Look at your fingers and forearm; try to fold your fingers down against your arm, and try to imagine your fingers extending past your elbow.  But don't forget to leave your thumb extending forward for gripping and climbing.  Then there is the webbing that connects all the fingers except the thumb, and extends all the way along the arm and body to the ankle, and in most species continues to envelop all or part of the tail.  When bats extend their fingers and arms, their wings are ready for flight.  By shaping their "hands" they control the shape of their wings.  Slow-motion photography (National Geographic Video) has actually shown insect bats scooping up insects in their wings and tail membranes, transferring them to their mouths in mid-flight.  Truly they are unique mammals.

The order is broken down into two sub-orders, Megachiroptera, the "big bats", and Microchiroptera, the "little bats".  All the insect bats are microbats;  the old-world fruit bats, the flying foxes, are megabats.  All the rest are in one or the other, mainly according to their size.  The system breaks down, however, since some micros, like the little Jamaican fruit bat (Artibeus jamaicencis), eat fruit, and one flying fox, the Queensland blossom bat (Syconycteris australis), weighs only half an ounce.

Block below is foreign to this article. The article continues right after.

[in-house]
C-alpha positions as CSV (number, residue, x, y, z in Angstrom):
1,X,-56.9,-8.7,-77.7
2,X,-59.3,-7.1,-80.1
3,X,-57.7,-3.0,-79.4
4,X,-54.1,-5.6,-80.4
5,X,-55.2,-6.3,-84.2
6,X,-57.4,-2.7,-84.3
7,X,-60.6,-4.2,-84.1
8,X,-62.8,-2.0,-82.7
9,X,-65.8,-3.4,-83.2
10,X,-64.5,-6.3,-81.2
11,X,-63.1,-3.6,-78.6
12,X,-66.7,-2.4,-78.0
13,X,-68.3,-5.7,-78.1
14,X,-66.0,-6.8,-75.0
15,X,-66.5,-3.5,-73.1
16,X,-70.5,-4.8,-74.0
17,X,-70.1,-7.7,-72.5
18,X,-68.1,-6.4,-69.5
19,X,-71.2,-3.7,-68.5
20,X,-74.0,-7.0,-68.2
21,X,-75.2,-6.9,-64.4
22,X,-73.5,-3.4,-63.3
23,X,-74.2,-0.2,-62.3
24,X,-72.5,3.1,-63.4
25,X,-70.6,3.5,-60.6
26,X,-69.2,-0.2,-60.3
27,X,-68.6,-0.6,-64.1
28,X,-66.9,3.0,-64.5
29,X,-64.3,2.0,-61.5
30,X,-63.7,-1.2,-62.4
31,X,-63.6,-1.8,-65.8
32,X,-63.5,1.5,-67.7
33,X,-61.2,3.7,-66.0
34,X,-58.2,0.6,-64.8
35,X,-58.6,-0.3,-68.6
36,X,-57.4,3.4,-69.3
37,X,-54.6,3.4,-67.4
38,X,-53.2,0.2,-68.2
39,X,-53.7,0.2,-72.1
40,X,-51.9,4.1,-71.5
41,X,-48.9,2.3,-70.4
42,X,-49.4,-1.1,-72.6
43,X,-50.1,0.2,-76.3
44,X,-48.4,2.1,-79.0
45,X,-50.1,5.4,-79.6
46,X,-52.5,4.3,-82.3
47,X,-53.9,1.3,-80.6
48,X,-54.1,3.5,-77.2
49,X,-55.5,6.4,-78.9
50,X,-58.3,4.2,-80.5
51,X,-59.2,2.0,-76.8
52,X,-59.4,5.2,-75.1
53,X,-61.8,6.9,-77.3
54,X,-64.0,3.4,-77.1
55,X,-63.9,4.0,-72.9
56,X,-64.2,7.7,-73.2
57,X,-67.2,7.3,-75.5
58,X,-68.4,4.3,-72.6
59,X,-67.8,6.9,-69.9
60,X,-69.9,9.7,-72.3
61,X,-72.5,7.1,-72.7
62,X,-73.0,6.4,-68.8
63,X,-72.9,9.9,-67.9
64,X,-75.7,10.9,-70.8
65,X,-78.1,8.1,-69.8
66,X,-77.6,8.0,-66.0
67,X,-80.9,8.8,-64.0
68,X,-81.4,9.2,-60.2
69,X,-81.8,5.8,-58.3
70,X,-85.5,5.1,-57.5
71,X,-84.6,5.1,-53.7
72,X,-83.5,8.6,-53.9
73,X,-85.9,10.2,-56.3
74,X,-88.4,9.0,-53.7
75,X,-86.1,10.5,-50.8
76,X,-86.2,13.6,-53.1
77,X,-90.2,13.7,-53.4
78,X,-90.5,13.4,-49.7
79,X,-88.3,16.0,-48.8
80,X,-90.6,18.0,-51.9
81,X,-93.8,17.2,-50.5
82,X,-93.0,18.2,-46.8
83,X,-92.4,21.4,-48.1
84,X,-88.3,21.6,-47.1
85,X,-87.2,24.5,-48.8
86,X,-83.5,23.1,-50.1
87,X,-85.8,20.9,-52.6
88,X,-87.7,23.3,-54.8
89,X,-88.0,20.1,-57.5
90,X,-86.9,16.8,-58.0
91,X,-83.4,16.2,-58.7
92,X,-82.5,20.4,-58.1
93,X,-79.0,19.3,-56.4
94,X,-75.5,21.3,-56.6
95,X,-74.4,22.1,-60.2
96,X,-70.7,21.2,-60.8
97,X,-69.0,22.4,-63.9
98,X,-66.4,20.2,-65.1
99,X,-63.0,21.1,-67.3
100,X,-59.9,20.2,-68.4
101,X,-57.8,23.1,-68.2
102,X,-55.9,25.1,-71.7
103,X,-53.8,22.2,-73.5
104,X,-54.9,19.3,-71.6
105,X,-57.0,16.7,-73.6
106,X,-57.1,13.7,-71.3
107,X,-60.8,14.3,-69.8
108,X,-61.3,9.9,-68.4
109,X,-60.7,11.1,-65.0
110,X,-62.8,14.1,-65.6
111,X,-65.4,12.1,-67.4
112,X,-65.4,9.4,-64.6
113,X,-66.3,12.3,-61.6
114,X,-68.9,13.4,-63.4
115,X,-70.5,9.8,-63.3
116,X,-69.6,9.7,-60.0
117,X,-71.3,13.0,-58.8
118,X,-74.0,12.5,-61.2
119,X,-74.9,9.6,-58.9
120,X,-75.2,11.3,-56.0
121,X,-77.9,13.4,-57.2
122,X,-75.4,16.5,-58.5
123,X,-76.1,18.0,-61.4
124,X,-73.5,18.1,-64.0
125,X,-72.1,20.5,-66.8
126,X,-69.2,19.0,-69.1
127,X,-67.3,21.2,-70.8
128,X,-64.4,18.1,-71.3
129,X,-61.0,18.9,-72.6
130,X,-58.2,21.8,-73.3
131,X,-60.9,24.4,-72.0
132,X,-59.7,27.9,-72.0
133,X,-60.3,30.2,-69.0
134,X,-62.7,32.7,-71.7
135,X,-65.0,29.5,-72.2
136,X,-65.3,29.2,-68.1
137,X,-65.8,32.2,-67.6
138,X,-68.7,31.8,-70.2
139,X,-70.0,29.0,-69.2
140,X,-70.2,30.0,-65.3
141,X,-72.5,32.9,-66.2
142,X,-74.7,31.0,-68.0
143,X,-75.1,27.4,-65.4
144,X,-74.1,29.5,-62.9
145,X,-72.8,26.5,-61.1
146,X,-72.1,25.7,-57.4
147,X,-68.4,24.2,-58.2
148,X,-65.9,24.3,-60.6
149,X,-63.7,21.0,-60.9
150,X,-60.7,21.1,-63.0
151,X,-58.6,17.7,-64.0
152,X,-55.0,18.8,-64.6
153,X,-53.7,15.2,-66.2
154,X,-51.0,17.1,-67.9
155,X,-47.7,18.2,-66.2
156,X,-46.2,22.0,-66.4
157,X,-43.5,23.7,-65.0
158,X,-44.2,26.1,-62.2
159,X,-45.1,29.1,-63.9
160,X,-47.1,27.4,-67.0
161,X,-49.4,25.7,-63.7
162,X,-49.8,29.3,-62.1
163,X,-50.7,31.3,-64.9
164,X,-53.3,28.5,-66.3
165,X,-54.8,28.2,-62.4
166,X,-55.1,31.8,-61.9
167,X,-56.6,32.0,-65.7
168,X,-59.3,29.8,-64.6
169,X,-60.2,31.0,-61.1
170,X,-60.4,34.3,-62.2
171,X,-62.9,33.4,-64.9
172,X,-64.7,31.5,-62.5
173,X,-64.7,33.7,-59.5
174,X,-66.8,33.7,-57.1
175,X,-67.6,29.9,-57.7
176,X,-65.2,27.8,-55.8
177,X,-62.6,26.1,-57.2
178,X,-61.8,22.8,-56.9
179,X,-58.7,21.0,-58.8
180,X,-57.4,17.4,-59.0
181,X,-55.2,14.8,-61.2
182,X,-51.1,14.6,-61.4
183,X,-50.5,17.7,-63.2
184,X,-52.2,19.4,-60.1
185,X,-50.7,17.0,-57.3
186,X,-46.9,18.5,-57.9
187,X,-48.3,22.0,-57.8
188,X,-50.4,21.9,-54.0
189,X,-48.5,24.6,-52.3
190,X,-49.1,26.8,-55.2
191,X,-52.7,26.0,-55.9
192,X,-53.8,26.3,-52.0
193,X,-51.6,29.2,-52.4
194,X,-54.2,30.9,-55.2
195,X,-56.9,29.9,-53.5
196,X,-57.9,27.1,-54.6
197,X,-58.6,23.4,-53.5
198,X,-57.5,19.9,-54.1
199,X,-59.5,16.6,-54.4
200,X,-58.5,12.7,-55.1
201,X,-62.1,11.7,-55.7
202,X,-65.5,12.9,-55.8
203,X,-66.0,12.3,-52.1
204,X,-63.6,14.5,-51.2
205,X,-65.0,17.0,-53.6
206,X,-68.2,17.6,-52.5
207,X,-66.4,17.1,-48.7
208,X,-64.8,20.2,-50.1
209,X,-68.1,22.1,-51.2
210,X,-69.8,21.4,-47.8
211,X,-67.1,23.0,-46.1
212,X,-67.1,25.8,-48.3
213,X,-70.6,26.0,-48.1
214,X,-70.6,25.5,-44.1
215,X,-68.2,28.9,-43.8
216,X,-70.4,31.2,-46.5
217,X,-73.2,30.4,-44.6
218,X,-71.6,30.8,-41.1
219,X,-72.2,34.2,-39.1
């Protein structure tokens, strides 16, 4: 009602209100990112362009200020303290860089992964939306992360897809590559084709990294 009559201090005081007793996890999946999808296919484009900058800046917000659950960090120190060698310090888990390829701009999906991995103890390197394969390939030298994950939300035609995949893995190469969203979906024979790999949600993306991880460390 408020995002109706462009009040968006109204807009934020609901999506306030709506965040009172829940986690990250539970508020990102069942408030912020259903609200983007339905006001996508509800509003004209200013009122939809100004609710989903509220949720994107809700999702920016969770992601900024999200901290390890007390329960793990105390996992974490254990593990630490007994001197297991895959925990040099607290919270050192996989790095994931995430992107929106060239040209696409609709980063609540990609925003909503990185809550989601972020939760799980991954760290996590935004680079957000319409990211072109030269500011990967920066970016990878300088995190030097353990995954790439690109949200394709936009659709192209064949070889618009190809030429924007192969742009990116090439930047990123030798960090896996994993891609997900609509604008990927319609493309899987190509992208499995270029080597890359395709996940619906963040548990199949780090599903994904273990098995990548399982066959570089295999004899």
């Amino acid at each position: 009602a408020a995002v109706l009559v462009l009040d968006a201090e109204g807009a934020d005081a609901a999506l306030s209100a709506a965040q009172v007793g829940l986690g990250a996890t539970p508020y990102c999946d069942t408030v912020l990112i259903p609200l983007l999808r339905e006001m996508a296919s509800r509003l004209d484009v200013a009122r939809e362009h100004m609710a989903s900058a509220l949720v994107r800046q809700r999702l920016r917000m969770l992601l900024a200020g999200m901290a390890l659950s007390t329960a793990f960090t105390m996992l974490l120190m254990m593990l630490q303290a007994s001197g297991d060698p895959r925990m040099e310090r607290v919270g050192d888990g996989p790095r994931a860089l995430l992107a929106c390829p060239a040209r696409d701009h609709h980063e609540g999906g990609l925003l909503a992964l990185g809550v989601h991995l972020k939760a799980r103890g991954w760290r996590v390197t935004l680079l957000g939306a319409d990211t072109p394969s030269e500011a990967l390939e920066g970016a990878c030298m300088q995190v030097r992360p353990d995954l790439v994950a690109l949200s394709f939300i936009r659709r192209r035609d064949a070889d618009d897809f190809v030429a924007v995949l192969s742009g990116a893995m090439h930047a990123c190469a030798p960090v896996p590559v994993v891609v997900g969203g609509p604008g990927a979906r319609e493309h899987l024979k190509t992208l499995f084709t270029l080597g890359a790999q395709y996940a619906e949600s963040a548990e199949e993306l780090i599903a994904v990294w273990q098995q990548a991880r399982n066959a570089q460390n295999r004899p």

Since most bats eat insects, evolutionists have traditionally taught that bats evolved from primitive insectivores, as did shrews, moles, etc.  Fruit-eaters merely modified their diet due to ecological pressures.

Then in the early '80s J. D. Smith (Smith pp. 347-365) suggested that megabats and microbats evolved separately, because there are many physiological differences between the two other than just size.  Microbats have a complicated shoulder joint and a claw only on the thumb, for example, while megabats have a simple shoulder joint but a claw on both the thumb and first finger.  Micros use echo-location, while macros mainly rely on their keen eyesight.  Micro teeth are designed for prey, while mega teeth grind plant parts.  Megabats can live only in the tropics, needing a year-round food supply; many microbats have the ability to hibernate through cold winters.